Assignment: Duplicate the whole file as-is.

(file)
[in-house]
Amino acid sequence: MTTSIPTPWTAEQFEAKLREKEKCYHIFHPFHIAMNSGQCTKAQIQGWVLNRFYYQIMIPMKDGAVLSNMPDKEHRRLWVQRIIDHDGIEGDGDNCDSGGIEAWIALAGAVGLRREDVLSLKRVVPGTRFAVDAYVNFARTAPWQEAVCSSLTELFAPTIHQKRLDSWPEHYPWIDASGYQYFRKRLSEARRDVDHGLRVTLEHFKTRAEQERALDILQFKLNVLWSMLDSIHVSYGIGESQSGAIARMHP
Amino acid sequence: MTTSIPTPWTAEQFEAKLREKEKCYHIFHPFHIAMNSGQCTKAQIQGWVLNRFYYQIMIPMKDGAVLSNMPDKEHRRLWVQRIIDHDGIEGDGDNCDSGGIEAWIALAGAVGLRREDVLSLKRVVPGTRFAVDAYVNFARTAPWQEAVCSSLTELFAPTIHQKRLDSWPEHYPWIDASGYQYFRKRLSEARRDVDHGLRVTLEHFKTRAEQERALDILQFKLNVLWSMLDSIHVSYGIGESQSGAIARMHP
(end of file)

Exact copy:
[in-house]
Amino acid sequence: MTTSIPTPWTAEQFEAKLREKEKCYHIFHPFHIAMNSGQCTKAQIQGWVLNRFYYQIMIPMKDGAVLSNMPDKEHRRLWVQRIIDHDGIEGDGDNCDSGGIEAWIALAGAVGLRREDVLSLKRVVPGTRFAVDAYVNFARTAPWQEAVCSSLTELFAPTIHQKRLDSWPEHYPWIDASGYQYFRKRLSEARRDVDHGLRVTLEHFKTRAEQERALDILQFKLNVLWSMLDSIHVSYGIGESQSGAIARMHP
Amino acid sequence: MTTSIPTPWTAEQFEAKLREKEKCYHIFHPFHIAMNSGQCTKAQIQGWVLNRFYYQIMIPMKDGAVLSNMPDKEHRRLWVQRIIDHDGIEGDGDNCDSGGIEAWIALAGAVGLRREDVLSLKRVVPGTRFAVDAYVNFARTAPWQEAVCSSLTELFAPTIHQKRLDSWPEHYPWIDASGYQYFRKRLSEARRDVDHGLRVTLEHFKTRAEQERALDILQFKLNVLWSMLDSIHVSYGIGESQSGAIARMHP